There are far worse fates for an actor than being undead.
Like, say, being unemployed.
For the past seven seasons, David Boreanaz has been happily employed as the sexy, soulful vampire Angel, first on Buffy the Vampire Slayer and then on its undersung WB spinoff Angel. Though he has a guest appearance coming up on the last two episodes of Buffy, his angelic star turn may end tonight (9 ET/PT) as Angel airs its season and possibly its series finale.
To forestall that stake through Angel's heart -- and persuade WB to pick the show up for a fifth season -- producers Joss Whedon and Tim Minear have come up with an episode that takes the series in a new direction. For four years, Angel and his friends have fought against the supernatural law firm Wolfram & Hart. Now, Wolfram's evil powers-that-be are offering to turn the firm and its resources over to Angel.
Angel has his doubts about the arrangement, but Boreanaz is thrilled. "I'm very pleased. It's opened up each character and swung the show 180 degrees. . . . We totally get to mix things up."
The hope is that the change will help the show build upon its smallish but loyal cult fan base. The redesigned series would still have continuing story arcs, but Boreanaz says it will have less of the "thick exposition" that marked this season's often complicated plot.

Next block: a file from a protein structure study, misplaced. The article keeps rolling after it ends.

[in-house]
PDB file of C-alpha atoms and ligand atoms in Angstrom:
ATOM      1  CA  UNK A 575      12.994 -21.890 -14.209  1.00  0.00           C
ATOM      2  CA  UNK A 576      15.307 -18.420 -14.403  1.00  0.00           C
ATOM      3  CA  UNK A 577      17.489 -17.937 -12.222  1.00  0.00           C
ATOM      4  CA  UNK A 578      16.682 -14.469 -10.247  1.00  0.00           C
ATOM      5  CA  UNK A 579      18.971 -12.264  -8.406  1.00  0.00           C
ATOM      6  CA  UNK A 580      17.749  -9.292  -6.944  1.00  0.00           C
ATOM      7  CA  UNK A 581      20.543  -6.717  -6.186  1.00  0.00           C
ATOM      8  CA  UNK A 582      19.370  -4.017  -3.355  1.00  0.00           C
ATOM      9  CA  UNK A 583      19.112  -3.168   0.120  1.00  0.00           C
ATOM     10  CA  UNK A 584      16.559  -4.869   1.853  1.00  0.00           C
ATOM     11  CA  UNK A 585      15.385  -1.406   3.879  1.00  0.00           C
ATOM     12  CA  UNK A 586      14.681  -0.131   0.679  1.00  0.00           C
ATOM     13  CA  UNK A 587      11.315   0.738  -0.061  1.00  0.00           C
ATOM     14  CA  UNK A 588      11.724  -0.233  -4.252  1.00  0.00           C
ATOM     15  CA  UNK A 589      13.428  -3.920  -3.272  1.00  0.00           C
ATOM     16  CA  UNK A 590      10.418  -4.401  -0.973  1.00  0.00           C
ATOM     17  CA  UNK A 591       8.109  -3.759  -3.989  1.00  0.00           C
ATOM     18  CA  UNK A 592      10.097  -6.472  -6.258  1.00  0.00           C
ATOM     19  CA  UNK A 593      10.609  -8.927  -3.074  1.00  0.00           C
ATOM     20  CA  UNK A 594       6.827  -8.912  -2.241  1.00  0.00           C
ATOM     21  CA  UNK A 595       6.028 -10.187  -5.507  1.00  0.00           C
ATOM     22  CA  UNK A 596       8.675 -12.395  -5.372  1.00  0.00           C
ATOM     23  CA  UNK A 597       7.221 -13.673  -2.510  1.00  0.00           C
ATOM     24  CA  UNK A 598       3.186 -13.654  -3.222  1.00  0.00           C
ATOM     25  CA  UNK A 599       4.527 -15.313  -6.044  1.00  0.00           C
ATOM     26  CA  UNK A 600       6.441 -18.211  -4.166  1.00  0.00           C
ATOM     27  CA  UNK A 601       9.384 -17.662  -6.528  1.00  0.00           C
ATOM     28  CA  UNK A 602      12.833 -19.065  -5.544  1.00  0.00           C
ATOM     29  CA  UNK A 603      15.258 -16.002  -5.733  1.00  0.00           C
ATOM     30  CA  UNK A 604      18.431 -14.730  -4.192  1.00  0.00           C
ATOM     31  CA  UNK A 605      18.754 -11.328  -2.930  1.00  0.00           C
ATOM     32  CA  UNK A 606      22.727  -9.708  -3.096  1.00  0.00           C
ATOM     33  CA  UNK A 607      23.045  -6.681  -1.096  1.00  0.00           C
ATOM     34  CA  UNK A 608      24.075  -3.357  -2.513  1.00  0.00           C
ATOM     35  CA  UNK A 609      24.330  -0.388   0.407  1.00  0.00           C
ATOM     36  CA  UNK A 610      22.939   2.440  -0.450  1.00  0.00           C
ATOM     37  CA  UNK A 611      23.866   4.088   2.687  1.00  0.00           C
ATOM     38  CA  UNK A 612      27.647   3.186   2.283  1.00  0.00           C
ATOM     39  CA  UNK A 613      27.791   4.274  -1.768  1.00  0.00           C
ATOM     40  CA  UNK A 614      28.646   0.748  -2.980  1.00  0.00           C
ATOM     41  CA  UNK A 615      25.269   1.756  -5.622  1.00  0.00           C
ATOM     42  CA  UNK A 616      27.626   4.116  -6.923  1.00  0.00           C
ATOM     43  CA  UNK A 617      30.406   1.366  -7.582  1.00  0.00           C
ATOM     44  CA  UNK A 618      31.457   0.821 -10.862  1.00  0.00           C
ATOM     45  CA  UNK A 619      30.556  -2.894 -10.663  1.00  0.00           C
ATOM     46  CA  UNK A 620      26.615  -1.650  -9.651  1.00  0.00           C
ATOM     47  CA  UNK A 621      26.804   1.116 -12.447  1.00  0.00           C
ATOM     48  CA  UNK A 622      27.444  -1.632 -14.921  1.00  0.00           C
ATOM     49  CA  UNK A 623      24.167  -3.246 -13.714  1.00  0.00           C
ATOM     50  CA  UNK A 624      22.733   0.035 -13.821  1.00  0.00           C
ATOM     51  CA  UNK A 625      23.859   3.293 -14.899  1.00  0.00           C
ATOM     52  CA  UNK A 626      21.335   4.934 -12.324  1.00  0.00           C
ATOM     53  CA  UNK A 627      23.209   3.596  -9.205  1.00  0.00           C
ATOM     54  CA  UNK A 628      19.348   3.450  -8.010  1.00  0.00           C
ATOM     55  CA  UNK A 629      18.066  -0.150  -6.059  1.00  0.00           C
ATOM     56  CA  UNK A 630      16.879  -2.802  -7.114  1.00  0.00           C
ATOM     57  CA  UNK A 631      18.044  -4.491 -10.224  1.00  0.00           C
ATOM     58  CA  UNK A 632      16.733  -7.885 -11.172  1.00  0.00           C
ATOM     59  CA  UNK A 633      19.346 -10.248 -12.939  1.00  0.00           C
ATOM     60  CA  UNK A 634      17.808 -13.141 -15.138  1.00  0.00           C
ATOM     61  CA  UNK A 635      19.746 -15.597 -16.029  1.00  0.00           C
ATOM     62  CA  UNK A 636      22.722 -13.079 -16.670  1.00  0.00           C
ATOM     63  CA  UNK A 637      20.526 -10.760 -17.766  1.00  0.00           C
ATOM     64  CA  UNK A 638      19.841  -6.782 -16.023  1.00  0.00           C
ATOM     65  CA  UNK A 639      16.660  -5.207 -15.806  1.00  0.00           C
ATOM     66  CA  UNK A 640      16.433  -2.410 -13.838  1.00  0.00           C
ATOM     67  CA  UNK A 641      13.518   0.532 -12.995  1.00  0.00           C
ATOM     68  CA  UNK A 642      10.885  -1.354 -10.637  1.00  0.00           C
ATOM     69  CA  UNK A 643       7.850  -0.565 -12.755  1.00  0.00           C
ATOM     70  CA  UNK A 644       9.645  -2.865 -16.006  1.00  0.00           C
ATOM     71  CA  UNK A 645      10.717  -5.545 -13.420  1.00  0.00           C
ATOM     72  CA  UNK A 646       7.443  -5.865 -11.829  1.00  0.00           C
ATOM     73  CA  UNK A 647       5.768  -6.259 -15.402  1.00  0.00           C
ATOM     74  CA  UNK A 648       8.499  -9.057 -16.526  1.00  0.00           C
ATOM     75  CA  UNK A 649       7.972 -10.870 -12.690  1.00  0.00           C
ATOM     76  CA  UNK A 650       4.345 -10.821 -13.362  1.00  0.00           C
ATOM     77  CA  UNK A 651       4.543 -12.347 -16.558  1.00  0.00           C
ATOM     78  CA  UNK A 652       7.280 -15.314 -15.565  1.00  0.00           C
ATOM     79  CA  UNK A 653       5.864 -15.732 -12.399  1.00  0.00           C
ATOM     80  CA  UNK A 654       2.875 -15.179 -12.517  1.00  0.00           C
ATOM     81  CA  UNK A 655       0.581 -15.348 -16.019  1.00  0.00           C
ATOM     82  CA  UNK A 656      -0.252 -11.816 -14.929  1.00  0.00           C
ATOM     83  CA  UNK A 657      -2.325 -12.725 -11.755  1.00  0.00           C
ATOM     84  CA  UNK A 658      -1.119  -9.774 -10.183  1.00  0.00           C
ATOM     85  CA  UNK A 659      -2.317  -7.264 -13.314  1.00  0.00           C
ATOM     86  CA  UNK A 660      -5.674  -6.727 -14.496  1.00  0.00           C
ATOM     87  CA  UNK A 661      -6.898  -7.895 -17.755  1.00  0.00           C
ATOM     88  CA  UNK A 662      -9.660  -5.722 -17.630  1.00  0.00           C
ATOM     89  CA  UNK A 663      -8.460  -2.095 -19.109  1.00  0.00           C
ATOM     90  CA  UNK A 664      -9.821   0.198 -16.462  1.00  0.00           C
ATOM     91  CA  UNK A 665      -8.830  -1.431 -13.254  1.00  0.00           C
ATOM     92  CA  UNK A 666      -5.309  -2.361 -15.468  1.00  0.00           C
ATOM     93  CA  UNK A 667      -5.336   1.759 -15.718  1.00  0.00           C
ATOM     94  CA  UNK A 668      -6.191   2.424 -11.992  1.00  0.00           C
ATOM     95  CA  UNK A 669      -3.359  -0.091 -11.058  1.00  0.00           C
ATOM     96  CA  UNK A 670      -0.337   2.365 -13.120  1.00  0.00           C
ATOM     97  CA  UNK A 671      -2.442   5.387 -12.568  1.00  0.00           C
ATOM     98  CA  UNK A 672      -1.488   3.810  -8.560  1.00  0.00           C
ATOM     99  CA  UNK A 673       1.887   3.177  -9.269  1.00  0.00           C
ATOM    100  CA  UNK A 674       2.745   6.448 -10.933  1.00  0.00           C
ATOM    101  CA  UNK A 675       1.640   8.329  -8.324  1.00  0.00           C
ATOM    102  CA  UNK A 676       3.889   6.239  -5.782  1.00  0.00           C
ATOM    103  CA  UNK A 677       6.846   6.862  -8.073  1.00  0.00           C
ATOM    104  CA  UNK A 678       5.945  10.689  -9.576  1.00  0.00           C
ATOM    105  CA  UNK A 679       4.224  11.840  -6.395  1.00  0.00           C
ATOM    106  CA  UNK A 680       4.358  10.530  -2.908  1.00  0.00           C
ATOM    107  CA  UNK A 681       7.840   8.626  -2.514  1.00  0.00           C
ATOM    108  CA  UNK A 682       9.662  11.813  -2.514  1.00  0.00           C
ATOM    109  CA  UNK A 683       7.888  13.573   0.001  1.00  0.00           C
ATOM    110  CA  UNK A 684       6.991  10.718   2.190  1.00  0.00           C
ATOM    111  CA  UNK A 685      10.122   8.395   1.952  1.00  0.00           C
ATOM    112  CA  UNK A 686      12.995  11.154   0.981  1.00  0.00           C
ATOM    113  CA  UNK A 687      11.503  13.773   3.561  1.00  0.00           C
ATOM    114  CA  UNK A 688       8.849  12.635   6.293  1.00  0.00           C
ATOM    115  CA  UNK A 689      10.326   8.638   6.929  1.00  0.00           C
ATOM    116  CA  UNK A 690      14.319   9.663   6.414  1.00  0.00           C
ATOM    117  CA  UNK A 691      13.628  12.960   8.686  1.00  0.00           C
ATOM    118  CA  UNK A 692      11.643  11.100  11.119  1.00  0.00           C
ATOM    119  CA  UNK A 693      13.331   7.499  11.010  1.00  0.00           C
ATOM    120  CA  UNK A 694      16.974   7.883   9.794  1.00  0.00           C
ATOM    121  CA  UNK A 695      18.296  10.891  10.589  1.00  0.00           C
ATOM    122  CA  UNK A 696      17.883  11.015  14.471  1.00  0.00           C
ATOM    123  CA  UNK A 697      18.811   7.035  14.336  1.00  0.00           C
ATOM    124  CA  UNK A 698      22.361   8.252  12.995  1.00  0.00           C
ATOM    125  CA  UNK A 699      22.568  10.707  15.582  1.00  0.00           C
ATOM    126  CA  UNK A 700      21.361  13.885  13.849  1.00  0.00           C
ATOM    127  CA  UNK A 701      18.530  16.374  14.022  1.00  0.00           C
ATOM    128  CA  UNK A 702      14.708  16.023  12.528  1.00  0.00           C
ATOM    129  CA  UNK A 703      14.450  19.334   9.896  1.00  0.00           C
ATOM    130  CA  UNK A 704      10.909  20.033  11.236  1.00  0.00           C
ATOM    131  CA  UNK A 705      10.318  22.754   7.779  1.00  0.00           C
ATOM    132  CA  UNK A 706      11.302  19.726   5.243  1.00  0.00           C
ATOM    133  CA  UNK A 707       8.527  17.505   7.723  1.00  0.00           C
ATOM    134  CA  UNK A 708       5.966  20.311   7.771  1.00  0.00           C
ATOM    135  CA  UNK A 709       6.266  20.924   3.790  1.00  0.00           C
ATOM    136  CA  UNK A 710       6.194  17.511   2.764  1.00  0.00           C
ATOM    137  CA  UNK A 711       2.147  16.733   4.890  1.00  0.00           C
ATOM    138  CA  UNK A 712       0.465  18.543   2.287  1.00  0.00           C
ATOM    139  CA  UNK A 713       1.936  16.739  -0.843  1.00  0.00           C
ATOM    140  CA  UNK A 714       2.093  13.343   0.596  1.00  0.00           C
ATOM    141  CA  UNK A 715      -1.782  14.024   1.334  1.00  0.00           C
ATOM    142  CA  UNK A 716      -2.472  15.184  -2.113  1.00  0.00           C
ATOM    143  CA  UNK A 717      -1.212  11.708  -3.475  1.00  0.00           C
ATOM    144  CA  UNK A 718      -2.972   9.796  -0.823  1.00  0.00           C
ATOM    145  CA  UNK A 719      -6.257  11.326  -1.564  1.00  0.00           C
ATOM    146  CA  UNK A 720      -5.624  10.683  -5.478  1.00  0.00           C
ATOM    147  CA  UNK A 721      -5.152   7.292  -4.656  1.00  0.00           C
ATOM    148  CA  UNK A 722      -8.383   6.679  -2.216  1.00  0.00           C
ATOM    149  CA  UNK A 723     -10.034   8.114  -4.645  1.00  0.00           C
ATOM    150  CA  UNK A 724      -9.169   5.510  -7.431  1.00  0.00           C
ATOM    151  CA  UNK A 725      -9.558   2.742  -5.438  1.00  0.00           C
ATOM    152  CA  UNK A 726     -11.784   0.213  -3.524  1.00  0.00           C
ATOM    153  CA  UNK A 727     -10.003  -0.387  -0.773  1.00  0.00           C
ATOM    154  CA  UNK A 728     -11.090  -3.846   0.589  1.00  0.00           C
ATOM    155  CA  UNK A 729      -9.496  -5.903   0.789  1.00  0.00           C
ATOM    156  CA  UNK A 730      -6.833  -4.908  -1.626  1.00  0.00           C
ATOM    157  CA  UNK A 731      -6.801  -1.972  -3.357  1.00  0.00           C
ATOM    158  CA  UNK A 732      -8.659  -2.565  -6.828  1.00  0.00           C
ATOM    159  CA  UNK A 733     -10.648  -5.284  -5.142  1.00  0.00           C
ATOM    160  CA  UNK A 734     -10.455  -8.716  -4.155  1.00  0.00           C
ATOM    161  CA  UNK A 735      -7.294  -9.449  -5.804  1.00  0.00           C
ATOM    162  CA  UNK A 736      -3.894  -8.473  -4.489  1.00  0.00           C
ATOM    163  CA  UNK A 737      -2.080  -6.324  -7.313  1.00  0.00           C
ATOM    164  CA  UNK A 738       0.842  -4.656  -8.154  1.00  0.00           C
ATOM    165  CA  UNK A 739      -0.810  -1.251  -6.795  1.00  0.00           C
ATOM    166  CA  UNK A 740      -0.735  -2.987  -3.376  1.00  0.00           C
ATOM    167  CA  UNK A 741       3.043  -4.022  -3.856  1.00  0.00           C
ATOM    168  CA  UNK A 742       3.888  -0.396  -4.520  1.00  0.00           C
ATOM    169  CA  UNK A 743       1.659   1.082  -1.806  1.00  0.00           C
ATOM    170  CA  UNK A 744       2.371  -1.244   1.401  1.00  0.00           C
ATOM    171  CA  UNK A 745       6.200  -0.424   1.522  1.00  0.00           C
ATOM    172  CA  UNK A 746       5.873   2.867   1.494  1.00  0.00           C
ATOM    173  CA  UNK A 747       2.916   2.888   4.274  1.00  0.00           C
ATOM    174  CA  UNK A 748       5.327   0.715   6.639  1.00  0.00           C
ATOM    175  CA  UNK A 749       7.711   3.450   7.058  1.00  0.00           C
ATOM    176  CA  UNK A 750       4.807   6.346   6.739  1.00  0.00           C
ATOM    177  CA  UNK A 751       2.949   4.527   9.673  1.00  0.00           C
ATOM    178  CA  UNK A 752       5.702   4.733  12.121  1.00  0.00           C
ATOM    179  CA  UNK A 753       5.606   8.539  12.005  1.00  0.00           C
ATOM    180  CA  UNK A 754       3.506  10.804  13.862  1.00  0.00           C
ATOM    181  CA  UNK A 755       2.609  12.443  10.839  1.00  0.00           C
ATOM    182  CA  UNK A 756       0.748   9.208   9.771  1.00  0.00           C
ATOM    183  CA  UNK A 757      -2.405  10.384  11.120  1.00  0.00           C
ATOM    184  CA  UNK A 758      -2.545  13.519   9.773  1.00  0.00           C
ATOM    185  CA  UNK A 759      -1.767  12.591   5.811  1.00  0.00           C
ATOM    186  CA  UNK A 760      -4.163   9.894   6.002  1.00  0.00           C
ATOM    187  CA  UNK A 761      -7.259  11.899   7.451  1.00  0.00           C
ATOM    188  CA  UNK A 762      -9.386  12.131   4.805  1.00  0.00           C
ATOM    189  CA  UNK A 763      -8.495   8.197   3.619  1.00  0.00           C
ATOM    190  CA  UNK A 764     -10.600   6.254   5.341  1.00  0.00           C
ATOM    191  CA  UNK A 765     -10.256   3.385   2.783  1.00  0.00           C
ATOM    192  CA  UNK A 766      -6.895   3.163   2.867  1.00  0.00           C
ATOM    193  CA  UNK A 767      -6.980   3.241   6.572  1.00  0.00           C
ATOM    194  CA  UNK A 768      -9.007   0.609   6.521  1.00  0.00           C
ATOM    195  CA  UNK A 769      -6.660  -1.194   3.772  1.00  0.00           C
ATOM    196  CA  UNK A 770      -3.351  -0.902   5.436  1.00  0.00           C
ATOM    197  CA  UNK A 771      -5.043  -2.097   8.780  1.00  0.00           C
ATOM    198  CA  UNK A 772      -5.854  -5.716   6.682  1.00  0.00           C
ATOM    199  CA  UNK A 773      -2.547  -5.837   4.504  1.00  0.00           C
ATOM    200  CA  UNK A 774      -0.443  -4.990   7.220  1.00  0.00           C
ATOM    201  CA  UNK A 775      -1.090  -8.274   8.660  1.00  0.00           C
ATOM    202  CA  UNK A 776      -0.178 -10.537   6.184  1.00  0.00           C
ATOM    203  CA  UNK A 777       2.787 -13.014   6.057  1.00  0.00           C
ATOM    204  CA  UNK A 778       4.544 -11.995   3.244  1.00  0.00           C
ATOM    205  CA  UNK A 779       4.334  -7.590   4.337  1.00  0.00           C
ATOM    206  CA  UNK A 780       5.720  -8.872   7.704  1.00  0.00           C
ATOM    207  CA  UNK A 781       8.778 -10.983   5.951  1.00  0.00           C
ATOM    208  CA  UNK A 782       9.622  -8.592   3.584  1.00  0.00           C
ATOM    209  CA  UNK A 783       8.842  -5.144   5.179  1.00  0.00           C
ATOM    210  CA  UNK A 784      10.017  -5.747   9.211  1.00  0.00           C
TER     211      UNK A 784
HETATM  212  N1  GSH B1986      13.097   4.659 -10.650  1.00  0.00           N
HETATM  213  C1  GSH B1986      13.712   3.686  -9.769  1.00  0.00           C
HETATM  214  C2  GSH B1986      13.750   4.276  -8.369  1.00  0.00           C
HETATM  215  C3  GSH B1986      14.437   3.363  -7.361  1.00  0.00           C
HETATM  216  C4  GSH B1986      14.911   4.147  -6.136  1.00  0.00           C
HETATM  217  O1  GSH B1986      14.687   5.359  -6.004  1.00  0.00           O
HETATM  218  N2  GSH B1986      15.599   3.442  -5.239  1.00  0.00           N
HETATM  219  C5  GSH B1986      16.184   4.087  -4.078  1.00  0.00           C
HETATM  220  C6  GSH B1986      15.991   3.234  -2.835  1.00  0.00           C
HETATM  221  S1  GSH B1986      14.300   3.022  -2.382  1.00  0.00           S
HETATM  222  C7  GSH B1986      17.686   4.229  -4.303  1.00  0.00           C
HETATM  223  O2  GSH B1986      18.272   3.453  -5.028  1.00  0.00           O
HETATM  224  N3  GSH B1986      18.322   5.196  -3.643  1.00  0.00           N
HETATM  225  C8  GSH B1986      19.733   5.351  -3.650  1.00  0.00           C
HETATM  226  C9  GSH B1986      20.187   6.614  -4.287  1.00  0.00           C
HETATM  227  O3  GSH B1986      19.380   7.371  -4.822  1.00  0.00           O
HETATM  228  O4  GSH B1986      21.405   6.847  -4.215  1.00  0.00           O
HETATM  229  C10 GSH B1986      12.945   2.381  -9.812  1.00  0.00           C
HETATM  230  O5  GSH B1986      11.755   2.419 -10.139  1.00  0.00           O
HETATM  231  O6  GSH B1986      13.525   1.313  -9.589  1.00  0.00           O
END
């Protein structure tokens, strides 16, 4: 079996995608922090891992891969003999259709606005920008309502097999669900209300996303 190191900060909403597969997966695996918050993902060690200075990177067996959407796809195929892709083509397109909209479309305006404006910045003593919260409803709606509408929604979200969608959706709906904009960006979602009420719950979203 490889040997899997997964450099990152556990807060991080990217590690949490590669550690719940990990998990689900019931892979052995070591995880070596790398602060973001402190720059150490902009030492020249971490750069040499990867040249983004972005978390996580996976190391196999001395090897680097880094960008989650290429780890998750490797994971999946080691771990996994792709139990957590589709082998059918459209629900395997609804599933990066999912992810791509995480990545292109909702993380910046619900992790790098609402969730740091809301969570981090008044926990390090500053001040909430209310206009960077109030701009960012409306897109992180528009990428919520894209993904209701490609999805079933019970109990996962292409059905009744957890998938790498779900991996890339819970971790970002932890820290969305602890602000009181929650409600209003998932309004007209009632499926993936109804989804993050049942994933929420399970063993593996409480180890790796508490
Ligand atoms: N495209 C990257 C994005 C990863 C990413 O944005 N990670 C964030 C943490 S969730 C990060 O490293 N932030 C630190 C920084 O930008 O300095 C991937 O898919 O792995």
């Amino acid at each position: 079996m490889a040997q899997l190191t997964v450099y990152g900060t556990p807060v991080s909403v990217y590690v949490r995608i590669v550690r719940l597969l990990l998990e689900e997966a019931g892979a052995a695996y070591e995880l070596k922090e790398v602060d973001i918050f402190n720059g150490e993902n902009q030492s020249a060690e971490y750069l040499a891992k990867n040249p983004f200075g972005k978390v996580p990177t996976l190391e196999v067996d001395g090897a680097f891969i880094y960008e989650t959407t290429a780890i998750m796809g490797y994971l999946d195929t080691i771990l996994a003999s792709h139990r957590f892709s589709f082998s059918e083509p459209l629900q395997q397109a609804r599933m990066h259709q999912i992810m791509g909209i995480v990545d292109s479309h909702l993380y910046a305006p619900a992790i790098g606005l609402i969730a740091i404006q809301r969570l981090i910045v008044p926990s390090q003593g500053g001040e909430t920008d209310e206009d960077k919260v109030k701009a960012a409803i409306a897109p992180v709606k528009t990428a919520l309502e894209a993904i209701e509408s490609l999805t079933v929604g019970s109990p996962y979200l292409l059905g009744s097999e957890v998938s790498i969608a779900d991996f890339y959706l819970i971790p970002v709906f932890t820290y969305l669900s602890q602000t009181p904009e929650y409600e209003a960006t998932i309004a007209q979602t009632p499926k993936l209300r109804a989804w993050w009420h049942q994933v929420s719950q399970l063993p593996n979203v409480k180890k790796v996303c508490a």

As a bonus, with Buffy exiting on May 20, a renewed Angel should attract the bulk of its viewers. "There's only one place for those fans to go," Boreanaz reasons.
Luckily for Boreanaz, he has a place to go as well should Angel disappear. In June, he starts shooting the latest sequel to The Crow, which also stars Dennis Hopper. "He's a huge idol of mine. . . . It's going to be bitchin.' "
Boreanaz remains cautiously optimistic that the show will return. The season finale alone, he says, will be enough to convince WB that it should renew the show.
And if Angel is canceled? Says Boreanaz: 'I'm really proud of what the crew and the writers and the cast have done. If I were to walk away now, I'd be happy with that."
by Robert Bianco. Courtesy of USA Today.